Mental health service users’ experiences of being cared for in the community have not improved in the past year, according to a new report.
The Care Quality Commission’s (CQC) annual survey of community mental healthcare, which is based on the views of more than 13,000 people – with issues ranging from depression to psychosis – canvased in 2016 found that 35% reported that their overall experience of care was poor, rating it as 6 or below out of 10. This is similar to the results in 2015 (36%) and 2014 (34%).
Also, 32% said that did not know who to contact out of office hours if they have a crisis. Furthermore, 24% of those people who went on to try and contact that person or team because their condition was getting worse said that they did not get the help they needed during a mental health crisis. This compares to 21% for 2014.
But the report also highlighted positive aspects of people’s mental healthcare in the community. For example, 74% of respondents said that they were ‘always’ treated with respect and dignity and 76% reported that they had been told who was in charge of organising their care and services. Of these people, 97% said that they knew how to contact this person if they had a concern.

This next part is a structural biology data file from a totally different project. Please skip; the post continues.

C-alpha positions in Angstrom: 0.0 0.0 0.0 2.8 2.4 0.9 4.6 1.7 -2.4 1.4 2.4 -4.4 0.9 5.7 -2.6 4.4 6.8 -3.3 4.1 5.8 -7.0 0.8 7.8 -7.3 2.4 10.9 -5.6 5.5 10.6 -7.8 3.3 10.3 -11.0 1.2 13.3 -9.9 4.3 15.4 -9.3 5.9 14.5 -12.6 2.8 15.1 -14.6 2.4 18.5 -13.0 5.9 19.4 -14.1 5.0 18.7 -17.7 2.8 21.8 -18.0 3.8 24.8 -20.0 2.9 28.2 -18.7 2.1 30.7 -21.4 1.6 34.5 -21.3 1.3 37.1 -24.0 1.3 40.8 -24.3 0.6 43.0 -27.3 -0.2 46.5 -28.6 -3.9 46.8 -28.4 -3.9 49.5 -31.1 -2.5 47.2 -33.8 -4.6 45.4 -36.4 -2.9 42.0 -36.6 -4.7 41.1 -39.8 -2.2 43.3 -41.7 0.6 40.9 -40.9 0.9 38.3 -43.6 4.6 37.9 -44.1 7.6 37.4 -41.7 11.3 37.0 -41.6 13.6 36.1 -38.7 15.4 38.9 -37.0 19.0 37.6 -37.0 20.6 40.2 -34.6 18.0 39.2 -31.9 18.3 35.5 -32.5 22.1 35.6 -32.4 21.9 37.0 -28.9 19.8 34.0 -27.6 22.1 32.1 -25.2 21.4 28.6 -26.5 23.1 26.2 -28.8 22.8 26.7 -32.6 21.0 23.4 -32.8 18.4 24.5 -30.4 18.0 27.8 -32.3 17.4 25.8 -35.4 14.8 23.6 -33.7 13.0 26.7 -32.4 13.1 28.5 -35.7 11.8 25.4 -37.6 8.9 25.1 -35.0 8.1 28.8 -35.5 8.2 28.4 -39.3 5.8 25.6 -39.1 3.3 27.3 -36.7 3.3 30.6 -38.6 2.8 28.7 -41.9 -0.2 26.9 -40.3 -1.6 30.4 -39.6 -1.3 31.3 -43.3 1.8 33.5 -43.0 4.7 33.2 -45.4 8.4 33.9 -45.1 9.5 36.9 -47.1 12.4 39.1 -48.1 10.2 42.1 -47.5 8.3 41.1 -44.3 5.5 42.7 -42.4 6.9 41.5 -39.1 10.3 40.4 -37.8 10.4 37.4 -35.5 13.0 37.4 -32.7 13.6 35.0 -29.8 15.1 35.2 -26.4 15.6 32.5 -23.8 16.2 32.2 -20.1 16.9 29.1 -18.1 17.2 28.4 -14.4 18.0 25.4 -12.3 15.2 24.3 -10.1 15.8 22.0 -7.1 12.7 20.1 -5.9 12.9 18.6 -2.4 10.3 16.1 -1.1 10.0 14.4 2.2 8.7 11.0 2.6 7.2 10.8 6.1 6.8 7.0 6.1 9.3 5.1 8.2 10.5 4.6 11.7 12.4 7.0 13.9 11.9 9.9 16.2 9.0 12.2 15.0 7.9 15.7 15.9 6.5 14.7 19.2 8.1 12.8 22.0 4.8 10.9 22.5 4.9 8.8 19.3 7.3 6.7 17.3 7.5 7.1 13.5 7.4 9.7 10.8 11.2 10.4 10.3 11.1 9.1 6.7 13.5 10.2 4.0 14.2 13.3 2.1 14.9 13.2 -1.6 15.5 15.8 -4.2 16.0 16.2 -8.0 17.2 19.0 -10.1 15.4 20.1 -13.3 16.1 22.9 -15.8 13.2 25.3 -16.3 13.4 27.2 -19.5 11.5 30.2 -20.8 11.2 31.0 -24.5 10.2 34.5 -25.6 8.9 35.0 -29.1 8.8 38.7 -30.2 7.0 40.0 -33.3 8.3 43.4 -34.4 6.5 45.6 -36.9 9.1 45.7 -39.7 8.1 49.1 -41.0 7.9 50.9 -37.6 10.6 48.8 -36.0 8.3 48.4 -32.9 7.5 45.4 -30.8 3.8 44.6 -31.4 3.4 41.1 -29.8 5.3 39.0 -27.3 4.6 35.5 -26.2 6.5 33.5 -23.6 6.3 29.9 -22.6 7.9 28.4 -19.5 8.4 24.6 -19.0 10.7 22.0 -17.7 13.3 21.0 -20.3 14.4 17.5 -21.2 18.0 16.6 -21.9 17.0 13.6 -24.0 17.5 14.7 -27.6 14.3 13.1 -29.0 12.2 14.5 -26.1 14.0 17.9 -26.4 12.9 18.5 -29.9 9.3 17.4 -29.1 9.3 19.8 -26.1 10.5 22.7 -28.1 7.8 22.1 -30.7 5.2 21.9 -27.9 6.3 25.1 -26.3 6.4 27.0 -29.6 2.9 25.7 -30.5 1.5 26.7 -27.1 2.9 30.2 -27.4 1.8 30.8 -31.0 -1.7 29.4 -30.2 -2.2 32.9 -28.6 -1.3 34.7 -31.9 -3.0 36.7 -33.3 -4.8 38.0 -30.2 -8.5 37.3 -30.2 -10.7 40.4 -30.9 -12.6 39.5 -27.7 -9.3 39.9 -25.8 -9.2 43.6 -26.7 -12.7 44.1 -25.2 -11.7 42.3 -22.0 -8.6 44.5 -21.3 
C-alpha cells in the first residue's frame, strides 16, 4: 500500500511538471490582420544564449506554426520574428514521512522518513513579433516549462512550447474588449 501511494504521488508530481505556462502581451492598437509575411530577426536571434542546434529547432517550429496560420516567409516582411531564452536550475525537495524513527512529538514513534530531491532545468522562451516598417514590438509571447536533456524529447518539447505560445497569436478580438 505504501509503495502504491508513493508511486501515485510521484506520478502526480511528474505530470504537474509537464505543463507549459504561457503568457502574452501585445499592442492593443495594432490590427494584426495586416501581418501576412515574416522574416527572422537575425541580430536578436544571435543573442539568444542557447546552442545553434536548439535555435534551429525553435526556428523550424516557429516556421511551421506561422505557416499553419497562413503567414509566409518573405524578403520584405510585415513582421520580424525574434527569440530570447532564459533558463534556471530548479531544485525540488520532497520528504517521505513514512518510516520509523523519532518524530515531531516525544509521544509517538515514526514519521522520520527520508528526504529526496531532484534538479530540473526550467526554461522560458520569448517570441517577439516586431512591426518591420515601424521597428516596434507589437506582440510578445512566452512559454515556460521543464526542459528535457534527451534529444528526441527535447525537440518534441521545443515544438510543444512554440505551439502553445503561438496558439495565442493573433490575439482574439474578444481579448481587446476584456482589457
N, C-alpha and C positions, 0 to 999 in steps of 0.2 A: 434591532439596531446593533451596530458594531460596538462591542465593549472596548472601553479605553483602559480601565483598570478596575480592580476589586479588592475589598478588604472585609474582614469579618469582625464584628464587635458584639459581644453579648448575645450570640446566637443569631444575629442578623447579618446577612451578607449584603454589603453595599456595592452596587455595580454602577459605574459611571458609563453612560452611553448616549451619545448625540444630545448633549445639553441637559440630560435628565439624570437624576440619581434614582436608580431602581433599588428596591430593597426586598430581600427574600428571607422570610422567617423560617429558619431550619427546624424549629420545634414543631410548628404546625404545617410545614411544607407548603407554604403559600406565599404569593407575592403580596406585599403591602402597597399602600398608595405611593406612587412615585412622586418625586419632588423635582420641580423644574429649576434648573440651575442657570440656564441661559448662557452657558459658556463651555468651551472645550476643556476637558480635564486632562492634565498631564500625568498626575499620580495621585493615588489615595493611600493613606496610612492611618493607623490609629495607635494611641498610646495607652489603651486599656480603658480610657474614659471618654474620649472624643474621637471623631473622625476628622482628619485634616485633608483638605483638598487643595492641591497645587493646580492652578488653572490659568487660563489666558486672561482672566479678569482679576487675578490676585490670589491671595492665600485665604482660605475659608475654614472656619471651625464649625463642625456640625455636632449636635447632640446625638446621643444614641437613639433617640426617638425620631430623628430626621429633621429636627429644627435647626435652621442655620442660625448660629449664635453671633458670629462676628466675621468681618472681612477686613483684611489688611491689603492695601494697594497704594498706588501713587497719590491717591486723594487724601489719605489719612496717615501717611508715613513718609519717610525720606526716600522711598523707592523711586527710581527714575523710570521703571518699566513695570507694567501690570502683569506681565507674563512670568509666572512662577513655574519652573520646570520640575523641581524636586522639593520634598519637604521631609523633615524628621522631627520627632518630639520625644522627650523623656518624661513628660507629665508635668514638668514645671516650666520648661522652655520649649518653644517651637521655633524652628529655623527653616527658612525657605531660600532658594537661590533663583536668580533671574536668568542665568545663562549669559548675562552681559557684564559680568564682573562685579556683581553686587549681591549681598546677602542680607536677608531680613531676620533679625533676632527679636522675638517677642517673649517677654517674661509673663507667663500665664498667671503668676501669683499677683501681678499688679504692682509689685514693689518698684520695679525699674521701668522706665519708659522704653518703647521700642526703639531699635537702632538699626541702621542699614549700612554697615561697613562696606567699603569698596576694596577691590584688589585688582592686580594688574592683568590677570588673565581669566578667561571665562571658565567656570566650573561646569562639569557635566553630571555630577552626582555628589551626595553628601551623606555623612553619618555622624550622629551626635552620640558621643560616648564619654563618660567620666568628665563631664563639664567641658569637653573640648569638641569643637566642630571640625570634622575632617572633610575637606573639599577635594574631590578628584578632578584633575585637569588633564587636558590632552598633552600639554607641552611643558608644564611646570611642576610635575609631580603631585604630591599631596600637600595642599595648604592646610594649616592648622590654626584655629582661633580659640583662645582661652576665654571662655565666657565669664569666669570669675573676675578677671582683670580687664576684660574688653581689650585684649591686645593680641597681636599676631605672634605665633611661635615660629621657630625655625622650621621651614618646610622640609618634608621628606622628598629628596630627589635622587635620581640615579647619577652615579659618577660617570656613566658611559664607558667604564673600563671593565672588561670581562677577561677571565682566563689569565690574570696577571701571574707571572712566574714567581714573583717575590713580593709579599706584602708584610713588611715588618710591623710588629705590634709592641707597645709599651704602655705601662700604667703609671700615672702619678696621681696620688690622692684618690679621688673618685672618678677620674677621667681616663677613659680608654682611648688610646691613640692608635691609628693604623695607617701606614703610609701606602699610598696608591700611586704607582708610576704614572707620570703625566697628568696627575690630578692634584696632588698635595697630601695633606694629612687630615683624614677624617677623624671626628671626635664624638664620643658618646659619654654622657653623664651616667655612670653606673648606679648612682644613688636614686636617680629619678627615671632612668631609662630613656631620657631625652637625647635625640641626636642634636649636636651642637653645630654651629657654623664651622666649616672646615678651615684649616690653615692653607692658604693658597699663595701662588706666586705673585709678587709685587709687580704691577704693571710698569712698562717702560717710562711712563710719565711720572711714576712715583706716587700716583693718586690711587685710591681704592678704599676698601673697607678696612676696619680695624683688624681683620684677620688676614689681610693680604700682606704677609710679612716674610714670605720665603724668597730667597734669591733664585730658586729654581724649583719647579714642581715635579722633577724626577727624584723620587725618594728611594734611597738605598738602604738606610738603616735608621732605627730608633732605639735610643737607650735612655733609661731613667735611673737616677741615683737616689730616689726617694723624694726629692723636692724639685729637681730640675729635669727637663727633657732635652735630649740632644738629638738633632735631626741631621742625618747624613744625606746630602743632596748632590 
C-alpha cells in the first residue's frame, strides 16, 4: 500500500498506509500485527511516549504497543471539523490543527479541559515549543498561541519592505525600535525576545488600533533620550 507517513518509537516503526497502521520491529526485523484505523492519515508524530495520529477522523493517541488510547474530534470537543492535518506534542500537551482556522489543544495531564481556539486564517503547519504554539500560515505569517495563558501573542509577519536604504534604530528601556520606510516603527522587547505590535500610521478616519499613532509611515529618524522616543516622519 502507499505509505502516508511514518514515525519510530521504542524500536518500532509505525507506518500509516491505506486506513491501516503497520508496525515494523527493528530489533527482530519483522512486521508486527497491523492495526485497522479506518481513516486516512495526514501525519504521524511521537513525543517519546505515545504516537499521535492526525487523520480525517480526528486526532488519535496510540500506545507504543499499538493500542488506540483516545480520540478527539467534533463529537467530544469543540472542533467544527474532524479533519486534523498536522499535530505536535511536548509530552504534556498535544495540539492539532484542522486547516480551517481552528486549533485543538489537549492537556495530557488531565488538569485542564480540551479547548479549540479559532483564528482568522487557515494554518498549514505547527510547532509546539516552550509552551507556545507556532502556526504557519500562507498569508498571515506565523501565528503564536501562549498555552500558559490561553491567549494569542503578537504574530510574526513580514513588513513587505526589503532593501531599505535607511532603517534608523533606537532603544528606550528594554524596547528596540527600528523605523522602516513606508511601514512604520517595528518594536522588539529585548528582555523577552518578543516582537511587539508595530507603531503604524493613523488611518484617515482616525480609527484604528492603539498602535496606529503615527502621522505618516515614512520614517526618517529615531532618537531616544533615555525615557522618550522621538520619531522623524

The CQC collected the survey findings from 58 providers of mental health services in the community such as in specialist clinics and in peoples own homes. One provider – NAVIGO Health and Social Care CIC (CQC rating good) in Lincolnshire – was significantly better than other providers within the survey from people who use their services.
However, 4 providers performed significantly worse than other providers within the survey based on their collective responses. They are: Isle of Wight NHS Trust, West London Mental Health NHS Trust, Norfolk and Suffolk NHS Foundation Trust and Coventry and Warwickshire Partnership NHS Trust. All were rated as requiring improvement.
The CQC has written to these NHS trusts today to urge them to review their results and to outline what actions they will take to address the areas of concern. The regulator will review their progress on their next planned inspections.
Dr Paul Lelliott, deputy chief inspector of hospitals (lead for mental health), said: "There are around 1.7 million people across the country who are currently being funded by the NHS, for treatment for a mental health condition in the community funded by the NHS. These services are vital in supporting their recoveries and preventing their conditions from deteriorating.
"While the survey results highlight many positive aspects of care, I am deeply concerned by the lack of improvement overall in trusts in England.
"I am grateful for the 13,000 people who took the time to share their experiences. Providers of community mental health services must now take the time to review what they have said and to act on any areas of concern.
"I have written to the four providers that have been identified as performing worse than other providers within the survey for their reassurance on what they propose to do in response.
"People’s feedback is a vital way of identifying problems and improving care. We will check up on how these trusts are progressing during our next planned inspections."
NAVIGO featured in Mental Health Today back in 2013. To read the feature, click here